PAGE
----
Having written several volumes over half a century, the critically acclaimed American poet Stanley Moss continues to offer galvanizing ideas, images, and feelings in his work. His latest, Always Alwaysland (239 pages; Seven Stories Press), contains more than 100 poems covering a wide range of personal, philosophical, and political topics. Using fanciful free verse and occasional rhyme schemes, Moss takes readers through his vivid memories and endless imagination.
While Always Alwaysland has no unifying theme, there are recurring ideas, such as the concept of language, reading, and poetry itself. Moss continually comments about the nature of the poet and readers of poetry, stating, “if I tried to drown this book, it swims away/ Idle reader, I hope something in this book/ will help you swim across a desert,/ before I say ‘one, two, three- go, turn the page.’” He presents poetry as both hope-filled and chaotic, always oscillating on its true purpose. “Poetry is not a secret voting booth,” he declares in one poem, “an absentee ballot/ Prose is opinionated.” Moss rhymes, but seems comically conflicted about the literary device altogether: “My poem against rhyme that rhymes/ is a speakeasy in prohibition times.”
There are also many poems touching on Moss’s personal acquaintances or famous personages. Whether they be well wishes for a birthday, elegies for the dead, or simply a greeting, each carries a wealth of multiple meaning. Moss even writes a few sonnets addressing his various dogs, most commonly Margie, who is featured on the cover of the book.
Moss doesn’t hesitate to tackle the big topics like life, death, the passage of time, and existence itself. Moss ruminates that “Most of us have had a brush with death/ when we fell asleep at the wheel/ something like a carriage or automobile/ rolled down a cliff.” He lightheartedly rejects a dogless afterlife, and more seriously, and surprisingly, typifies times as “a hound chasing us, rabbits and squirrels,” or as “a highway, a bumpy/ dirt potholed road, a dead end” and as a “bouquet of flowers.” Throughout, Moss has the ability to paint evocative scenes. He writes about music filtering through an Italian vineyard full of crickets and how a quaint swallow’s nest is tucked away in a Corinthian column. These image-based poems are coupled with pertinent and polarizing poems on topics such as abortion, Covid-19, World War III, racial tensions, and more. Each matter is handled with finesse and clear intentionality; sharing both Moss’ opinions and leaving room for readers’ reactions.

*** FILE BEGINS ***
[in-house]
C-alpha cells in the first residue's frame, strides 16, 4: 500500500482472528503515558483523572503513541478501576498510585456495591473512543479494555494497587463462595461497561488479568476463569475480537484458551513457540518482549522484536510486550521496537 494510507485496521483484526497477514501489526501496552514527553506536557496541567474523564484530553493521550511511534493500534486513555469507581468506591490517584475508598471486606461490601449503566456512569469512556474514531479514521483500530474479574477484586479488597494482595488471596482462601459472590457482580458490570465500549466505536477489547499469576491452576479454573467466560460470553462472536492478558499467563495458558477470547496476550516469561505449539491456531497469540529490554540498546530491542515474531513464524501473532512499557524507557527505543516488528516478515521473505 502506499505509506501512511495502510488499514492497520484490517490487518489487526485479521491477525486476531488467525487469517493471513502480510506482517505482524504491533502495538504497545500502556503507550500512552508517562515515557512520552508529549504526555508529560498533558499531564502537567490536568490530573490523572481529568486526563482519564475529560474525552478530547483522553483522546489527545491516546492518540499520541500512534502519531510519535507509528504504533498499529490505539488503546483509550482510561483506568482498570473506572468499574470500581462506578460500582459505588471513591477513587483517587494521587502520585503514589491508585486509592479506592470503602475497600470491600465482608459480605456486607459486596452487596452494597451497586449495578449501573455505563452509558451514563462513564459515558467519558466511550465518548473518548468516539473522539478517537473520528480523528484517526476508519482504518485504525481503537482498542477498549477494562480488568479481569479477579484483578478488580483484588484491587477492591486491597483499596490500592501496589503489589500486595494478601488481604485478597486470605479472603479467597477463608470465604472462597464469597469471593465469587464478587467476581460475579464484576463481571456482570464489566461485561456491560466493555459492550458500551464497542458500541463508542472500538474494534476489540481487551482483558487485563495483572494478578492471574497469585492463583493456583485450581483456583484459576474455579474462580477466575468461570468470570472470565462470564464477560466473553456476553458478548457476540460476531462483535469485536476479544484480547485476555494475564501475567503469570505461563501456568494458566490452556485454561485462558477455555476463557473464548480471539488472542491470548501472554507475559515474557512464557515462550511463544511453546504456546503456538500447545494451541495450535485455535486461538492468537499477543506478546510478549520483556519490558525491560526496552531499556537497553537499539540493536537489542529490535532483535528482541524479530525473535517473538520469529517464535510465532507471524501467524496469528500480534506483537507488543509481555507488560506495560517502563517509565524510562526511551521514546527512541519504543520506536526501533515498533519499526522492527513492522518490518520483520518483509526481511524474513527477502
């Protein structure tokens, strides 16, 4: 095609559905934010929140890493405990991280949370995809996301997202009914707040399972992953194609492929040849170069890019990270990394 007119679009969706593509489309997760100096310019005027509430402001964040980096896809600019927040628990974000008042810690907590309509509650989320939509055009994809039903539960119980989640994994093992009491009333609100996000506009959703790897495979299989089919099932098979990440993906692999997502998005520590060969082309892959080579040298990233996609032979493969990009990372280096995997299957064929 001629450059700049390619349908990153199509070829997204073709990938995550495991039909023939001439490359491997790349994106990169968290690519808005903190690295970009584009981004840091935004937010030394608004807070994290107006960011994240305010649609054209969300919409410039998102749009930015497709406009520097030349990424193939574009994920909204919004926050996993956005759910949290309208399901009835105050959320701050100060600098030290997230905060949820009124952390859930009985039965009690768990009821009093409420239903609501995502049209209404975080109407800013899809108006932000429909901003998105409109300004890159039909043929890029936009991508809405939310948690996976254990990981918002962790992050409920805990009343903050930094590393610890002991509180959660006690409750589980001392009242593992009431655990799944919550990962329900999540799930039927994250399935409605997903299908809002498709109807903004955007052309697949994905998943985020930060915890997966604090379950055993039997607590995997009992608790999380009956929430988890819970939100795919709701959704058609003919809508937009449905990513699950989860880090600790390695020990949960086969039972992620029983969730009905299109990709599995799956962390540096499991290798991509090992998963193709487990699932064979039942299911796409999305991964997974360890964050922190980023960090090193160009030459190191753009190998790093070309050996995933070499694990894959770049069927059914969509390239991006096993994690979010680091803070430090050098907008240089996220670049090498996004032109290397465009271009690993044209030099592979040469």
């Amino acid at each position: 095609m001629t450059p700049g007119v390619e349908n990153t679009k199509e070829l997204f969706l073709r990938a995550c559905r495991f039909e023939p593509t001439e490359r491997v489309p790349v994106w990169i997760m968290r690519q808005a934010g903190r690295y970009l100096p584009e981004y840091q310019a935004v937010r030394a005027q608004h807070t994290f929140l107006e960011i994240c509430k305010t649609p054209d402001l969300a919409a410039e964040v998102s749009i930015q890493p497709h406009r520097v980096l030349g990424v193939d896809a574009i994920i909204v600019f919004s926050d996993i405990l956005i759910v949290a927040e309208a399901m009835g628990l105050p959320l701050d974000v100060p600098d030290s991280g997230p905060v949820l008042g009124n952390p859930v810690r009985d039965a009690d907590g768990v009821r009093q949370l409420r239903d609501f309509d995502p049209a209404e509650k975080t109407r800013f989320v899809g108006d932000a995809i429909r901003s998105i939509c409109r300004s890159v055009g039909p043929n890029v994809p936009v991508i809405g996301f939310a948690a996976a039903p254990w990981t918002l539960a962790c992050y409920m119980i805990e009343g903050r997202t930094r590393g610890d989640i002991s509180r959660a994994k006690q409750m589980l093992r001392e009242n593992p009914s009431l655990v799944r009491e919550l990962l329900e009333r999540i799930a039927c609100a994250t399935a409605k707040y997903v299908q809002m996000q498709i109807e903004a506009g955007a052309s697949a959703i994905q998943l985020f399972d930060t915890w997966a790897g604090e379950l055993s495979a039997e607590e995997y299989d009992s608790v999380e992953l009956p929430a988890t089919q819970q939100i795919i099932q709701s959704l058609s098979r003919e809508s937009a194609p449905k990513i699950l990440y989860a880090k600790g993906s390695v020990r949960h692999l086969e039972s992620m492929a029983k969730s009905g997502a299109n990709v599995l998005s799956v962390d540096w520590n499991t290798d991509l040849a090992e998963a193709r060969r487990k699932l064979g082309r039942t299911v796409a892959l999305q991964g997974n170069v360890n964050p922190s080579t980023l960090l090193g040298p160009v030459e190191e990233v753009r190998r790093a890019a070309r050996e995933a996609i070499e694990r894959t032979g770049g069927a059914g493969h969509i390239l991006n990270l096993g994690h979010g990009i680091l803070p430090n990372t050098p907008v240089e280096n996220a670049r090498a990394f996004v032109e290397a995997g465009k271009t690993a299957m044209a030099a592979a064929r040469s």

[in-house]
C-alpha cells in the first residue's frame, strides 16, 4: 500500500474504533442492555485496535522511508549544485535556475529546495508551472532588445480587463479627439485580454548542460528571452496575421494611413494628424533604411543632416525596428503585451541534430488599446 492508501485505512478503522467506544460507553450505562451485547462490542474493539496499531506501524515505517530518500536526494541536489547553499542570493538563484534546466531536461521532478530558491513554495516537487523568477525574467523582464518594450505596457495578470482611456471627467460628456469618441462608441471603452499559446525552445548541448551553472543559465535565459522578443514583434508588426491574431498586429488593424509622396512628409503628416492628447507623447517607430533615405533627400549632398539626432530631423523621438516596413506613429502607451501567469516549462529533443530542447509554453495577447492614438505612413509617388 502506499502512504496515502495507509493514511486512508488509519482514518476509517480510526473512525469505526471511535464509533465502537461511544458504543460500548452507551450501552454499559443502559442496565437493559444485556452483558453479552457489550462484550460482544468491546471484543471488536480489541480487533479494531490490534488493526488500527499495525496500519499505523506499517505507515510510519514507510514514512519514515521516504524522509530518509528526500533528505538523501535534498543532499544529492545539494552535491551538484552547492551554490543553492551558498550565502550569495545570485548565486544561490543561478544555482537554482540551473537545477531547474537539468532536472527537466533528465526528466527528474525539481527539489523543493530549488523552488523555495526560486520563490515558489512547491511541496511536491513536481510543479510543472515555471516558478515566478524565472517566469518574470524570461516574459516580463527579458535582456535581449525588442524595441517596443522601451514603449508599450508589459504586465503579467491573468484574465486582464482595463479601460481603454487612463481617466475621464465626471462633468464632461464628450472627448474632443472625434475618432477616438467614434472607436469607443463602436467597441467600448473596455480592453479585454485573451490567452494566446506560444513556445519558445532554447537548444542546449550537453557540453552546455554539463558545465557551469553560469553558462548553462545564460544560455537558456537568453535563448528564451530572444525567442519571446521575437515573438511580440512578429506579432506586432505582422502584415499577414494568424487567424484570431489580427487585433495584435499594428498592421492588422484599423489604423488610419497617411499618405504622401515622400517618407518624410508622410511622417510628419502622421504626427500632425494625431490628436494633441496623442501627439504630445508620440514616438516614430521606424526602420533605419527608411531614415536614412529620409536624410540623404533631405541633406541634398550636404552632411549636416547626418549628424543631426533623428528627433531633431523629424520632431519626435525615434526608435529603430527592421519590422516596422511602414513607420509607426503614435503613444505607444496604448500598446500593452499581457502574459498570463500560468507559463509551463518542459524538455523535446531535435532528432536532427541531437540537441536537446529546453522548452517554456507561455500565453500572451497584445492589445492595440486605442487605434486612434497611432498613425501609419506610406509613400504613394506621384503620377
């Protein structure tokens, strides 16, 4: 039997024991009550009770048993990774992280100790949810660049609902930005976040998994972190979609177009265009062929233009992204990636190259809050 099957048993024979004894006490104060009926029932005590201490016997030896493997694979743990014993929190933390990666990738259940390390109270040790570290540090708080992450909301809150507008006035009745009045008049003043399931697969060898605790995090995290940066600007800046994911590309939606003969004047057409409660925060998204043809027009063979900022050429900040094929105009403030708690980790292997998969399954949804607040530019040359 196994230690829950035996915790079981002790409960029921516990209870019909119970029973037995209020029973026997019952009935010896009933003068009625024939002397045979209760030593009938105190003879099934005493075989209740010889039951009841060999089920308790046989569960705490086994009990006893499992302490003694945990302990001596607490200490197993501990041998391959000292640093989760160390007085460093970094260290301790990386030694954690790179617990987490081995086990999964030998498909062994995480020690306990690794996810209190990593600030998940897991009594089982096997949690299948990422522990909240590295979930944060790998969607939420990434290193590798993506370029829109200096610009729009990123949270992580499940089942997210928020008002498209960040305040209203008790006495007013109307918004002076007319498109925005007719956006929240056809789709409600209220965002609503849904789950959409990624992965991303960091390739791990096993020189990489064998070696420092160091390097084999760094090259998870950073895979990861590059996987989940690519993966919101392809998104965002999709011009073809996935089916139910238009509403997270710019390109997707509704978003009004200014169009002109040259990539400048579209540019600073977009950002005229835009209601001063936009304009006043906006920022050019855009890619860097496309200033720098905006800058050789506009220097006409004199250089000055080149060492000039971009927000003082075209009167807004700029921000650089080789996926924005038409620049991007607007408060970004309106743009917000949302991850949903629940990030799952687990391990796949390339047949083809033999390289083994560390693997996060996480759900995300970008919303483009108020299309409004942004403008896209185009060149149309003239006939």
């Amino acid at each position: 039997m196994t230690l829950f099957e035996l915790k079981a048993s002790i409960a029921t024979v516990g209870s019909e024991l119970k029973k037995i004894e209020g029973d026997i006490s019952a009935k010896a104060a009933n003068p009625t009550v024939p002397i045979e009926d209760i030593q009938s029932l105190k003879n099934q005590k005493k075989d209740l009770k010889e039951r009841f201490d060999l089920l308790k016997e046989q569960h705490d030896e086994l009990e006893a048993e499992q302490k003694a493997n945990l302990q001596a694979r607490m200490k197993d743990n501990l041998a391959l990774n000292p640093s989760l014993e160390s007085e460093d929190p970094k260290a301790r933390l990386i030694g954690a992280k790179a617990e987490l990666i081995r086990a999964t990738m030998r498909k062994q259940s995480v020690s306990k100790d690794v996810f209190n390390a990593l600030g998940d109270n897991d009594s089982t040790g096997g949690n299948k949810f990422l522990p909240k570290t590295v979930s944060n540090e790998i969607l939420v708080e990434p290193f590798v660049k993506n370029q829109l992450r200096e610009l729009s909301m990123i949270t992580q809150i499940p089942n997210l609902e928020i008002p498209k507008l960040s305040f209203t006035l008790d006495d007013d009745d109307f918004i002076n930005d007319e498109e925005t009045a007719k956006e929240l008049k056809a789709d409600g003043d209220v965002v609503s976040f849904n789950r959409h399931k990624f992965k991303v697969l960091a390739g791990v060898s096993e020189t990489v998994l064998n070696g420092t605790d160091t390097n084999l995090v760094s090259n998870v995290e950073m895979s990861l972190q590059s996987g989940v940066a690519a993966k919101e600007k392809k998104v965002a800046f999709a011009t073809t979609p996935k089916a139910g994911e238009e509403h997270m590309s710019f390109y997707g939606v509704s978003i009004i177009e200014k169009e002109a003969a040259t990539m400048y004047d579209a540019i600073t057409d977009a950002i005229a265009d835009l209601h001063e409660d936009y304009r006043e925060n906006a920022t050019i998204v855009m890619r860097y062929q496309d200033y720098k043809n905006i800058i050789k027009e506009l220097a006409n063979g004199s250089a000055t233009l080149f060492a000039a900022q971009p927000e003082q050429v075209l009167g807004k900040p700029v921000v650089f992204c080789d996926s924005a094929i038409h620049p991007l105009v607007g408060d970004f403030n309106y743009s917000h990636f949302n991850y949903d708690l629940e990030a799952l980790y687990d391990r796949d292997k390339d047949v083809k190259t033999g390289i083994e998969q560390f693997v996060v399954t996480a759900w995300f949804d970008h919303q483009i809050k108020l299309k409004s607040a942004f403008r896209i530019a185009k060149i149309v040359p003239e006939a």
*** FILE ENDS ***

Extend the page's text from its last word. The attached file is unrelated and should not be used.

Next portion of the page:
An all-encompassing subject matter weaved through much of the book is the question of religion. While firstly a Jew, Moss entertains and entwines many different religions and mythologies in his work, from Christianity to atheism to ancient Greek beliefs. He connects and relates each belief system to one another in striking and often ironic ways. (A preface in the collection approvingly quotes Auden: “Whatever their personal faith, all poets, as such, are polytheists.”)
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In Always Alwaysland, Moss takes a trip to every place in his mind that he can recall:
“I live in an always, always land,
where just as a hummingbird wings
flutter a hundred times a second
I visit, I’m there, soon as I name someplace
I don’t have to pronounce in my head
I’m at Piazza di Spagna, Place des Vosges,
the temple of the vestigial virgins
Delphi, St. Martin in the Fields.
I’ve seen a beautiful bird for every heartbeat I’ve had.”
Truly a purposive concoction of expression, this collection has it all.